Is social media empowering social media?


Here's a funny thought. You've probably noticed infinite blogs that give you advice on how to blog. Yes, I'm doing it too sometimes. You've probably also heard that tweets containing the word Twitter are one of the most clicked and retweeted out there. The most successful blogs are focused on technology, social media and (mobile) gadgets, which again, enable consumption of the beautiful global network we've built. There are links about Facebook on Facebook, visualizations about the rise of Pinterest on Pinterest. The most clicked links on this blog contain the words Facebook, Twitter or Social. I think I'm not the only one who's noticed this trend, even though I probably tend to have my feeds in configured in such a direction. Is social media empowering social media?

But what does this mean if it's true? That there is no share-worthy content out there and social media has nothing to talk about except cats, zombies and social media?

I believe it's rather the opposite. Ever since second generation social services came around, and Facebook became Twitter (allowing asymmetric relationships), we've discovered it's not just about how many people you know, your message, if it contains added value, can be amplified and distributed very far away. And since everybody's trying to sell something anyways, people began to study how their presence and stories can be optimized, how their reach can be extended. I've seen it a many times, people who come on Twitter with a specific message, but then inevitably become "social media experts" and start tweeting about how to tweet right. Others are planning the best times to publish on Facebook, hoping their posts will get as many likes as possible. Social media marketing can be homemade, and since there are so many people interested in this topic, there's simply a lot of quality content about it.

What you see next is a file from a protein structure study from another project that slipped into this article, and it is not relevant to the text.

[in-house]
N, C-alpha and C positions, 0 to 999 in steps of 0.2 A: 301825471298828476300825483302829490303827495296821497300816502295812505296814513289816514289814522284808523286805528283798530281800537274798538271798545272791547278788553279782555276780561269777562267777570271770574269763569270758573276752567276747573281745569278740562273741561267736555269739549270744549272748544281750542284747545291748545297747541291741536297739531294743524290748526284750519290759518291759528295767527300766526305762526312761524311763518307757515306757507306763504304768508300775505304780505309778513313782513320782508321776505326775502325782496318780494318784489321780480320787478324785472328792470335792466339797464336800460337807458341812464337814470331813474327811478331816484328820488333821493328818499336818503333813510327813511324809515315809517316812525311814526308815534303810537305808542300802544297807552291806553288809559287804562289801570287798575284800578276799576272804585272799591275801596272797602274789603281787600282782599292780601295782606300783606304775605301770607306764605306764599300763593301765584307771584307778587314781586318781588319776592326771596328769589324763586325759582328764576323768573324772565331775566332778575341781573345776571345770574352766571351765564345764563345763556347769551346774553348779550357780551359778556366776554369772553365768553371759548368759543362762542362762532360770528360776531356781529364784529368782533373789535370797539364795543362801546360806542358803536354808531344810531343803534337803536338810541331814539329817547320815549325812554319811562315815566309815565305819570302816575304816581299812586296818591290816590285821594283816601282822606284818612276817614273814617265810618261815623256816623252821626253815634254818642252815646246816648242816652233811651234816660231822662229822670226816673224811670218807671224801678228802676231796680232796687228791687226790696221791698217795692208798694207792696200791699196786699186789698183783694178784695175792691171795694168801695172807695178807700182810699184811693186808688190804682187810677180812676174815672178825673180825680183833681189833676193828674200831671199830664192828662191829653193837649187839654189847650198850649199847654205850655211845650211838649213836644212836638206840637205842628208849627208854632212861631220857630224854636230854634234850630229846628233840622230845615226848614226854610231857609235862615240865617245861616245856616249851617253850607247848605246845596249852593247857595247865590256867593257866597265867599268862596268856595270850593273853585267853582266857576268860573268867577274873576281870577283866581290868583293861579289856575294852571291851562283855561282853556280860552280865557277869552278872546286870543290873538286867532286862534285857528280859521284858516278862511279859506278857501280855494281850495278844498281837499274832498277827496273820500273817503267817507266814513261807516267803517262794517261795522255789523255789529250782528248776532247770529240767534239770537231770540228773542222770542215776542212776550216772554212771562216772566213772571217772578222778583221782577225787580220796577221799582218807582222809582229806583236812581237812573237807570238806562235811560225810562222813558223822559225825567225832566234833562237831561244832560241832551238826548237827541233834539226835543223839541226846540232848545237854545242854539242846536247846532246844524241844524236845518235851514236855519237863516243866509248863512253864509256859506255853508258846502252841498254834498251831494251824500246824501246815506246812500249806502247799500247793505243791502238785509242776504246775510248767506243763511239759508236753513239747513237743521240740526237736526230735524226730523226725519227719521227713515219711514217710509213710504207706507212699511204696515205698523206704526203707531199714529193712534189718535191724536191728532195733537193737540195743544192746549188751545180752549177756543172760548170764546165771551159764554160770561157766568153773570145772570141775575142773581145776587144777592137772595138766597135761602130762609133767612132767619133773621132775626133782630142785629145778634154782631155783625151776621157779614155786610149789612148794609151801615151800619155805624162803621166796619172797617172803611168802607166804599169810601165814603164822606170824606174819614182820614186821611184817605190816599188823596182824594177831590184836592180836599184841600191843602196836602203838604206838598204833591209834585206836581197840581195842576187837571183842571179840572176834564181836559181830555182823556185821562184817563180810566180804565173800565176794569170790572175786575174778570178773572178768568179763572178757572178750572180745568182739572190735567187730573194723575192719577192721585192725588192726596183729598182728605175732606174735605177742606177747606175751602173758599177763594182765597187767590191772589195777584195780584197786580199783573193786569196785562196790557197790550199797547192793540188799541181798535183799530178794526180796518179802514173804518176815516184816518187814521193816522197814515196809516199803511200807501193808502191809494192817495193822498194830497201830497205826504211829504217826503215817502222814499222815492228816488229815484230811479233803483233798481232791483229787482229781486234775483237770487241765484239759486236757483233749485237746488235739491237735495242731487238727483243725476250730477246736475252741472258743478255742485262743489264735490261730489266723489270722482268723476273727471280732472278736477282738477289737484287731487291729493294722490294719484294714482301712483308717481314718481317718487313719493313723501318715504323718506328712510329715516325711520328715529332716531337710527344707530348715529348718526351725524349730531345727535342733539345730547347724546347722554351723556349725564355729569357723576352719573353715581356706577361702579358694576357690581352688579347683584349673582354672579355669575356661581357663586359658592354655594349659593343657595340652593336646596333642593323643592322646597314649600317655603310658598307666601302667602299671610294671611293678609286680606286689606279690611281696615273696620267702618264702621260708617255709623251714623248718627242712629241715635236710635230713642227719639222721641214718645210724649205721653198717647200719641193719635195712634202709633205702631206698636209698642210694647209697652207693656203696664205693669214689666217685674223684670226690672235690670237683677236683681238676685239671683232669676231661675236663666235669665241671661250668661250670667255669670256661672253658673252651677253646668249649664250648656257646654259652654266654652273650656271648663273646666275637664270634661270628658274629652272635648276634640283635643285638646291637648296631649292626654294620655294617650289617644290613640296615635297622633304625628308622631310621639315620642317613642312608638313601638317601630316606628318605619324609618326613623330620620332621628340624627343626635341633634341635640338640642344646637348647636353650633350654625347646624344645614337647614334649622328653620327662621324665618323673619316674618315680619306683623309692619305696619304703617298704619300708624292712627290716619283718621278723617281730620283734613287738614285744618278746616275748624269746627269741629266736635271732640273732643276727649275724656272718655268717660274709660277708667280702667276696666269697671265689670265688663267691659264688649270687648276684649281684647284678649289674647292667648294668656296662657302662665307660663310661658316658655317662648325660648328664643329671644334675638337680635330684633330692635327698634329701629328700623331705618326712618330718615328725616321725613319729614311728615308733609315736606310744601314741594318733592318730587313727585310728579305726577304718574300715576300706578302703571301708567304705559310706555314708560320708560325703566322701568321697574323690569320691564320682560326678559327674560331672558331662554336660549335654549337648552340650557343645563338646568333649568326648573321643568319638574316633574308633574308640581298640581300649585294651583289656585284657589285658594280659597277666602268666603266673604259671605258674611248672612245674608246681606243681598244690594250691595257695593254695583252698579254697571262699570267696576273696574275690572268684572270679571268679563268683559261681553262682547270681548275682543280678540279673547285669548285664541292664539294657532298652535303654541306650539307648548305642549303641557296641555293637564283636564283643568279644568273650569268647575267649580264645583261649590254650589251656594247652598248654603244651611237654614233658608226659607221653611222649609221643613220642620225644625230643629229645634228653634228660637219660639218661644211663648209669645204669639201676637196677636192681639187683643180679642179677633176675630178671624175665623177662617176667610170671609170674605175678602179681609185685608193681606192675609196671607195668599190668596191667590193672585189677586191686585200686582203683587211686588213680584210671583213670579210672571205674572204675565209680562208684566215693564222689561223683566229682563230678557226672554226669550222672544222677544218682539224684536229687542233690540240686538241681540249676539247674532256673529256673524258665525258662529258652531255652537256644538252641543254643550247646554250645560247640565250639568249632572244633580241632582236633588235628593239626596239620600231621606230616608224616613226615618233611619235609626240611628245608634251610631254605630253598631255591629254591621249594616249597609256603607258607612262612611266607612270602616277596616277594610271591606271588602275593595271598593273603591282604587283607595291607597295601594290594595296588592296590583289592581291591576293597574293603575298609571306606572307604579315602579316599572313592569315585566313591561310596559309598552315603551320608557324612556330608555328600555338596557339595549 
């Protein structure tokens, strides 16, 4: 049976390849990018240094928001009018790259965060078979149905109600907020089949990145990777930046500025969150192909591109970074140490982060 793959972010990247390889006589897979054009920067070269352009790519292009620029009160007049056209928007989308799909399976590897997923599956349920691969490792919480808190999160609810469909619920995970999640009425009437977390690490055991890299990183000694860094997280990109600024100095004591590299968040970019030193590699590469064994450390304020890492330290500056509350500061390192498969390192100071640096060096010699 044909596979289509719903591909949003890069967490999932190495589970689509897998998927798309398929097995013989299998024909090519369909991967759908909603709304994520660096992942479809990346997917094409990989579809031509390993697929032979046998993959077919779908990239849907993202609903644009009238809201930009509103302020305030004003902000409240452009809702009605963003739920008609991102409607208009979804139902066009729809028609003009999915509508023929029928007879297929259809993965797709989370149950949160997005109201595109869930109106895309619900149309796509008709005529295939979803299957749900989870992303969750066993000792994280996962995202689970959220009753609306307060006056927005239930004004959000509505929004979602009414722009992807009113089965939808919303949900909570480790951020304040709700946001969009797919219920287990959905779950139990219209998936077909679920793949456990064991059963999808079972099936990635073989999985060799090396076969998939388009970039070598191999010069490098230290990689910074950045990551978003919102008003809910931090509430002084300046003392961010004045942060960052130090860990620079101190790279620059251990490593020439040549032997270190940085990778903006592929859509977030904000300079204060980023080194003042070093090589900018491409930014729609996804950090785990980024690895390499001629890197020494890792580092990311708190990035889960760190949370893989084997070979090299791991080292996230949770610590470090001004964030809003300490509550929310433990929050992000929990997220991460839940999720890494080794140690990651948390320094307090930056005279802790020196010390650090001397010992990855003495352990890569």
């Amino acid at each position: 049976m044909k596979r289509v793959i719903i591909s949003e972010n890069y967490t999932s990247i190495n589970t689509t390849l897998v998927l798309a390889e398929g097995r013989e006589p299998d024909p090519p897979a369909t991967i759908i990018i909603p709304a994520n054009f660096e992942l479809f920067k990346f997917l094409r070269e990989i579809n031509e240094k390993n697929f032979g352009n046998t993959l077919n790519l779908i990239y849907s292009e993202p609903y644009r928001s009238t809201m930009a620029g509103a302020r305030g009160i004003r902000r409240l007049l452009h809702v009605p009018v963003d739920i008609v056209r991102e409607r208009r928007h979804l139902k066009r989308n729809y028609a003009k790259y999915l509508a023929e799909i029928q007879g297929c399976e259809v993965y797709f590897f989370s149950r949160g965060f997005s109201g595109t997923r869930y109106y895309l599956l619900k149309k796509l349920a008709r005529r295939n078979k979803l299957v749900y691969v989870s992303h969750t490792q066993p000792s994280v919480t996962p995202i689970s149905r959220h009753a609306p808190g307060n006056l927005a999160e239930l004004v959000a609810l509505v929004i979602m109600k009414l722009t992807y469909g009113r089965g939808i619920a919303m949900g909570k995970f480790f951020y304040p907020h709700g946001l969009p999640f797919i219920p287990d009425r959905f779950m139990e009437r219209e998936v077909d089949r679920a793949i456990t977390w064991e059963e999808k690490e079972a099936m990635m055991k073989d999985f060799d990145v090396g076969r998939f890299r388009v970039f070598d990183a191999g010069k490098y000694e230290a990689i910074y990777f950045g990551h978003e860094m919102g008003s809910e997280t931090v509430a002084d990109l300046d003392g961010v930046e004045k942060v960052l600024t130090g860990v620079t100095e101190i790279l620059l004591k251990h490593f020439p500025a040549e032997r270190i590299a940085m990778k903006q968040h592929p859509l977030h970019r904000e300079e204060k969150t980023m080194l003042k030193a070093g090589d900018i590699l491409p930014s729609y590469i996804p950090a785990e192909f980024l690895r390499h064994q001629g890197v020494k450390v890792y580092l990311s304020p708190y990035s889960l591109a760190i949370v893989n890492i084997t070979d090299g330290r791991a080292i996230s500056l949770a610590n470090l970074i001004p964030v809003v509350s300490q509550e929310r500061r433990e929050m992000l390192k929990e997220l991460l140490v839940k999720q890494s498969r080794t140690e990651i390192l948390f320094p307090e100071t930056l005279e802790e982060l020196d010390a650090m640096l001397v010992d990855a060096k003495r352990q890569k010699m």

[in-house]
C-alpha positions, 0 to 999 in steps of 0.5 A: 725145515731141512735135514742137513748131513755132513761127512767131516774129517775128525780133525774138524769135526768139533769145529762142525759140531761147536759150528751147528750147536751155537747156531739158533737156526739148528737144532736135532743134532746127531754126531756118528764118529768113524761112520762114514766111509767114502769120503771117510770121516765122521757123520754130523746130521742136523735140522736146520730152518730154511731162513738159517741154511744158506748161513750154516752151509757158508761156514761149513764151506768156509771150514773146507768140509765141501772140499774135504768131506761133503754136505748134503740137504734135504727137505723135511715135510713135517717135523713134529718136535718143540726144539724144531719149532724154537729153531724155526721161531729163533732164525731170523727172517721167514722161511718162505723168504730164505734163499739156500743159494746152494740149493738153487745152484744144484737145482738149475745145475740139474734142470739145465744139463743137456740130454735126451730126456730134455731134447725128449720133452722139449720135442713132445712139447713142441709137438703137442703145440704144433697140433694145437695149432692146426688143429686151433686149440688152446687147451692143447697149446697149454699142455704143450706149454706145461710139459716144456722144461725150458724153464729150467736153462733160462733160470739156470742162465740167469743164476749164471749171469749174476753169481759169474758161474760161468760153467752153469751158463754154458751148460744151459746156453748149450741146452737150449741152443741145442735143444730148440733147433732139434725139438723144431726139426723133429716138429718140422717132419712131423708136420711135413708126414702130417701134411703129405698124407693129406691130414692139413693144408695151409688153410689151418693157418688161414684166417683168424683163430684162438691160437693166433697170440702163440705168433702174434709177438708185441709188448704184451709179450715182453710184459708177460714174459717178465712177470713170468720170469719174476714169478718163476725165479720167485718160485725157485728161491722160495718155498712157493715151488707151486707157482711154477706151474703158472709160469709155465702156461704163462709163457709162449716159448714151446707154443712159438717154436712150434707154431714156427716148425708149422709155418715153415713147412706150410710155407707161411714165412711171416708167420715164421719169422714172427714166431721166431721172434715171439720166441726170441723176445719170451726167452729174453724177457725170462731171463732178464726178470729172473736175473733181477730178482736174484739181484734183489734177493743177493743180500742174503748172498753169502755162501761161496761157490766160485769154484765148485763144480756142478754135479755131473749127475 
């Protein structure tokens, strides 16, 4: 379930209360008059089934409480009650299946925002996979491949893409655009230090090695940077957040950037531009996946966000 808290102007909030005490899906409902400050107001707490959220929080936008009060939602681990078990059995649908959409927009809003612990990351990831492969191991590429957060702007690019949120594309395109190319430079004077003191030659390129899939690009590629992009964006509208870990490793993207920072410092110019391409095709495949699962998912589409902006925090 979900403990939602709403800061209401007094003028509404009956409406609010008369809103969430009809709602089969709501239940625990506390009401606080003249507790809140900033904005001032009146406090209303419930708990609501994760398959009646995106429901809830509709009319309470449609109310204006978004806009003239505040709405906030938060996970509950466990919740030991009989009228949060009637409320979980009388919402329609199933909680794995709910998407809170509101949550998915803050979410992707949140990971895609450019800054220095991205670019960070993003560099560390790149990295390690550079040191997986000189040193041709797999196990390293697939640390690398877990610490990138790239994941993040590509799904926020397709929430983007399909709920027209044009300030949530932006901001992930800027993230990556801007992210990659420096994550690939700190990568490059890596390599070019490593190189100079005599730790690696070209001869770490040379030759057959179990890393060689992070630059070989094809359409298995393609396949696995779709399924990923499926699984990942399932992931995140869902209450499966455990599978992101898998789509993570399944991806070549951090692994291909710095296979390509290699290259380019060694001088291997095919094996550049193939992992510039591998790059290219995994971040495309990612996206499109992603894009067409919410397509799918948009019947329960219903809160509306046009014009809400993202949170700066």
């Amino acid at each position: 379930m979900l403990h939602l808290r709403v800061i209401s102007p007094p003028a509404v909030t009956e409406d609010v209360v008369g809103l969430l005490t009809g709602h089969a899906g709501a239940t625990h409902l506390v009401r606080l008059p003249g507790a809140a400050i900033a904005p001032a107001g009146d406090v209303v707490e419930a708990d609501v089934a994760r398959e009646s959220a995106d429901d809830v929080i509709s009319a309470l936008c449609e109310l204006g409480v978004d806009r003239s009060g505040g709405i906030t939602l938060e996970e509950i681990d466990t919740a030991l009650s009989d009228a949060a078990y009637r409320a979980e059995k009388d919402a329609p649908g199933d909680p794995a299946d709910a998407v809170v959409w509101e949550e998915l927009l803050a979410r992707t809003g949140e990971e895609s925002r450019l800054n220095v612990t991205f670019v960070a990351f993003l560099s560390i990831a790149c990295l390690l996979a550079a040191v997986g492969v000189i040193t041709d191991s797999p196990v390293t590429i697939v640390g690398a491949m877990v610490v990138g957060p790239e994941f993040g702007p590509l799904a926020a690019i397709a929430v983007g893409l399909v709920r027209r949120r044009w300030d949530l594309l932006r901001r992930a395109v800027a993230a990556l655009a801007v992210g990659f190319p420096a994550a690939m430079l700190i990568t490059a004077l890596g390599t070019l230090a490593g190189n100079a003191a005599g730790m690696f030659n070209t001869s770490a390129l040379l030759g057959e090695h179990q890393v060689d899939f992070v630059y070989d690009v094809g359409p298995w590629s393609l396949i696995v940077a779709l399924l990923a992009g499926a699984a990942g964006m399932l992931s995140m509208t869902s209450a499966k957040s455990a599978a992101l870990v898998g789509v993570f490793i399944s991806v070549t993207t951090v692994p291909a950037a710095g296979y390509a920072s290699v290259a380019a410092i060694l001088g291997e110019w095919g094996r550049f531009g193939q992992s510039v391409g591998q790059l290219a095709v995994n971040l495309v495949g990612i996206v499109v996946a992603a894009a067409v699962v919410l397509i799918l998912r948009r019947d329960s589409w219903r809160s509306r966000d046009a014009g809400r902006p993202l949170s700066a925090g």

Social media enabled people to speak up, enabled them to be heard. It seems Andy Warhol was right, everyone is a celebrity these days, but this doesn't happen randomly, it's rather the consequence of a strategy, planned or unplanned. That's why I'll make another bold statement: it may look like social media is empowering social media, simply because we're closing in on a future, where everybody will inevitably become a social media ninja. Or are we there already?

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written 7.11.2012 15:41 CET on chronolog
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